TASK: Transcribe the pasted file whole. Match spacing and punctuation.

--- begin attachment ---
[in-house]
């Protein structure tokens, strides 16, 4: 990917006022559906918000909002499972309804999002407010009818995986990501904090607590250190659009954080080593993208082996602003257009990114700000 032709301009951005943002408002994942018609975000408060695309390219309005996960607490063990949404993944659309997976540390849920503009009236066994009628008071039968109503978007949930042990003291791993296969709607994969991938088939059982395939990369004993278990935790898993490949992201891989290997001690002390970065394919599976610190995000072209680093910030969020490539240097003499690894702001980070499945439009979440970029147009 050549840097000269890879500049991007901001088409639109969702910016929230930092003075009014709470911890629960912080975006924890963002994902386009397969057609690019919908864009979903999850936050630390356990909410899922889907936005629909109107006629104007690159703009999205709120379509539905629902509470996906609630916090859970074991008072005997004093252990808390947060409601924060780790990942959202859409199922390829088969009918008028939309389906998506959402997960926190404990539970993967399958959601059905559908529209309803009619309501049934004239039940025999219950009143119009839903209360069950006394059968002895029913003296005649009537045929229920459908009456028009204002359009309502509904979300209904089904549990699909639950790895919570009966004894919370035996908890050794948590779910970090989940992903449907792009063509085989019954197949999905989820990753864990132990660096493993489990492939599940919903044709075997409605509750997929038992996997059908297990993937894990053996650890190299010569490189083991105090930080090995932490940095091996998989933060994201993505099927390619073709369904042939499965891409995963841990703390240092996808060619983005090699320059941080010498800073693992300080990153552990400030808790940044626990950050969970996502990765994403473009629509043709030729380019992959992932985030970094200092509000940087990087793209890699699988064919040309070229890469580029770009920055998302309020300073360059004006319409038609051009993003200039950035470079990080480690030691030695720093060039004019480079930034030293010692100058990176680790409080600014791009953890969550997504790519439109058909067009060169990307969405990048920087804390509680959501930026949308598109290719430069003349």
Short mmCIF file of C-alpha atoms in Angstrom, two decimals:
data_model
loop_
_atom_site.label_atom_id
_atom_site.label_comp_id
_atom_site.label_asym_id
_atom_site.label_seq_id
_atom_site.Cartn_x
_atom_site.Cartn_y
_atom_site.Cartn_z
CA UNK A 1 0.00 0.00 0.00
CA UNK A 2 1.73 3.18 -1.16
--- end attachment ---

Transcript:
[in-house]
């Protein structure tokens, strides 16, 4: 990917006022559906918000909002499972309804999002407010009818995986990501904090607590250190659009954080080593993208082996602003257009990114700000 032709301009951005943002408002994942018609975000408060695309390219309005996960607490063990949404993944659309997976540390849920503009009236066994009628008071039968109503978007949930042990003291791993296969709607994969991938088939059982395939990369004993278990935790898993490949992201891989290997001690002390970065394919599976610190995000072209680093910030969020490539240097003499690894702001980070499945439009979440970029147009 050549840097000269890879500049991007901001088409639109969702910016929230930092003075009014709470911890629960912080975006924890963002994902386009397969057609690019919908864009979903999850936050630390356990909410899922889907936005629909109107006629104007690159703009999205709120379509539905629902509470996906609630916090859970074991008072005997004093252990808390947060409601924060780790990942959202859409199922390829088969009918008028939309389906998506959402997960926190404990539970993967399958959601059905559908529209309803009619309501049934004239039940025999219950009143119009839903209360069950006394059968002895029913003296005649009537045929229920459908009456028009204002359009309502509904979300209904089904549990699909639950790895919570009966004894919370035996908890050794948590779910970090989940992903449907792009063509085989019954197949999905989820990753864990132990660096493993489990492939599940919903044709075997409605509750997929038992996997059908297990993937894990053996650890190299010569490189083991105090930080090995932490940095091996998989933060994201993505099927390619073709369904042939499965891409995963841990703390240092996808060619983005090699320059941080010498800073693992300080990153552990400030808790940044626990950050969970996502990765994403473009629509043709030729380019992959992932985030970094200092509000940087990087793209890699699988064919040309070229890469580029770009920055998302309020300073360059004006319409038609051009993003200039950035470079990080480690030691030695720093060039004019480079930034030293010692100058990176680790409080600014791009953890969550997504790519439109058909067009060169990307969405990048920087804390509680959501930026949308598109290719430069003349």
Short mmCIF file of C-alpha atoms in Angstrom, two decimals:
data_model
loop_
_atom_site.label_atom_id
_atom_site.label_comp_id
_atom_site.label_asym_id
_atom_site.label_seq_id
_atom_site.Cartn_x
_atom_site.Cartn_y
_atom_site.Cartn_z
CA UNK A 1 0.00 0.00 0.00
CA UNK A 2 1.73 3.18 -1.16